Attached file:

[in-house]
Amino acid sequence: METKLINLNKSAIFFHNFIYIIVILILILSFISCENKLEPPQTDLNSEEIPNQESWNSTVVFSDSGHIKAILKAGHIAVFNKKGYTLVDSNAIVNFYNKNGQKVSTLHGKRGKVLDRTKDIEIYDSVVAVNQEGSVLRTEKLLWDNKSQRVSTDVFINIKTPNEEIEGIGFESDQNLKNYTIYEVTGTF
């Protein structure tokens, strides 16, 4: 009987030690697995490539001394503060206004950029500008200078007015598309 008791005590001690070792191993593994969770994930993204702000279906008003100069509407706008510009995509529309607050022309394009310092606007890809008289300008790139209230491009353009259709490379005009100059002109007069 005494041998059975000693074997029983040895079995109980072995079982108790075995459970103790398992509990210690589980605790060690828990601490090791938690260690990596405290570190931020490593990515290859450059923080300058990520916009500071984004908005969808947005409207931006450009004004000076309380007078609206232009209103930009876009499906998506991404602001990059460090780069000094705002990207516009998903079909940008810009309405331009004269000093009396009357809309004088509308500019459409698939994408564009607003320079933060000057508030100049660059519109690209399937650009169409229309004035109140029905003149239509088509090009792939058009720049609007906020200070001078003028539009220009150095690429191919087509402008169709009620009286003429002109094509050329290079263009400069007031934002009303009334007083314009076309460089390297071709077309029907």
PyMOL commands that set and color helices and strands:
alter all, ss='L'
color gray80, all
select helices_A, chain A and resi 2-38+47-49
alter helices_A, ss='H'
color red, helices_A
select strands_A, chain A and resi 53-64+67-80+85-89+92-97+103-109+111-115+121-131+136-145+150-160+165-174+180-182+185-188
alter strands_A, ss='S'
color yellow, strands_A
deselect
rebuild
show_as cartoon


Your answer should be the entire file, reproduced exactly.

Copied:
[in-house]
Amino acid sequence: METKLINLNKSAIFFHNFIYIIVILILILSFISCENKLEPPQTDLNSEEIPNQESWNSTVVFSDSGHIKAILKAGHIAVFNKKGYTLVDSNAIVNFYNKNGQKVSTLHGKRGKVLDRTKDIEIYDSVVAVNQEGSVLRTEKLLWDNKSQRVSTDVFINIKTPNEEIEGIGFESDQNLKNYTIYEVTGTF
């Protein structure tokens, strides 16, 4: 009987030690697995490539001394503060206004950029500008200078007015598309 008791005590001690070792191993593994969770994930993204702000279906008003100069509407706008510009995509529309607050022309394009310092606007890809008289300008790139209230491009353009259709490379005009100059002109007069 005494041998059975000693074997029983040895079995109980072995079982108790075995459970103790398992509990210690589980605790060690828990601490090791938690260690990596405290570190931020490593990515290859450059923080300058990520916009500071984004908005969808947005409207931006450009004004000076309380007078609206232009209103930009876009499906998506991404602001990059460090780069000094705002990207516009998903079909940008810009309405331009004269000093009396009357809309004088509308500019459409698939994408564009607003320079933060000057508030100049660059519109690209399937650009169409229309004035109140029905003149239509088509090009792939058009720049609007906020200070001078003028539009220009150095690429191919087509402008169709009620009286003429002109094509050329290079263009400069007031934002009303009334007083314009076309460089390297071709077309029907």
PyMOL commands that set and color helices and strands:
alter all, ss='L'
color gray80, all
select helices_A, chain A and resi 2-38+47-49
alter helices_A, ss='H'
color red, helices_A
select strands_A, chain A and resi 53-64+67-80+85-89+92-97+103-109+111-115+121-131+136-145+150-160+165-174+180-182+185-188
alter strands_A, ss='S'
color yellow, strands_A
deselect
rebuild
show_as cartoon